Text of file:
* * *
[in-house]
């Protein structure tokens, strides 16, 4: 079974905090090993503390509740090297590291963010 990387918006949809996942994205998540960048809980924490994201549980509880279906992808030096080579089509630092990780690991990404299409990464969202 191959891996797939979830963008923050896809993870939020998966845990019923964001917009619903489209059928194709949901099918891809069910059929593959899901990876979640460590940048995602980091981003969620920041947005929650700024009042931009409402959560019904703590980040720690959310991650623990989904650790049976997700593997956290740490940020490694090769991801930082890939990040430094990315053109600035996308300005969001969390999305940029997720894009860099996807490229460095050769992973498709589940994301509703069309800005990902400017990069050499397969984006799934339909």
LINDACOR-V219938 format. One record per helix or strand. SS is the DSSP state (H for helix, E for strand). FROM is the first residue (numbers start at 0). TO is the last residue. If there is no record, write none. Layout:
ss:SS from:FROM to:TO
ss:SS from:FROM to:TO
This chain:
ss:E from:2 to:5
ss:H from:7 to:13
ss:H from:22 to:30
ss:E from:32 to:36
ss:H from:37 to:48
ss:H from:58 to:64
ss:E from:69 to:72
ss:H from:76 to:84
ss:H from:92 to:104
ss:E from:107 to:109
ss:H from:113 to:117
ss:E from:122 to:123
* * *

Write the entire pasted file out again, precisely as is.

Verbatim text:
[in-house]
């Protein structure tokens, strides 16, 4: 079974905090090993503390509740090297590291963010 990387918006949809996942994205998540960048809980924490994201549980509880279906992808030096080579089509630092990780690991990404299409990464969202 191959891996797939979830963008923050896809993870939020998966845990019923964001917009619903489209059928194709949901099918891809069910059929593959899901990876979640460590940048995602980091981003969620920041947005929650700024009042931009409402959560019904703590980040720690959310991650623990989904650790049976997700593997956290740490940020490694090769991801930082890939990040430094990315053109600035996308300005969001969390999305940029997720894009860099996807490229460095050769992973498709589940994301509703069309800005990902400017990069050499397969984006799934339909």
LINDACOR-V219938 format. One record per helix or strand. SS is the DSSP state (H for helix, E for strand). FROM is the first residue (numbers start at 0). TO is the last residue. If there is no record, write none. Layout:
ss:SS from:FROM to:TO
ss:SS from:FROM to:TO
This chain:
ss:E from:2 to:5
ss:H from:7 to:13
ss:H from:22 to:30
ss:E from:32 to:36
ss:H from:37 to:48
ss:H from:58 to:64
ss:E from:69 to:72
ss:H from:76 to:84
ss:H from:92 to:104
ss:E from:107 to:109
ss:H from:113 to:117
ss:E from:122 to:123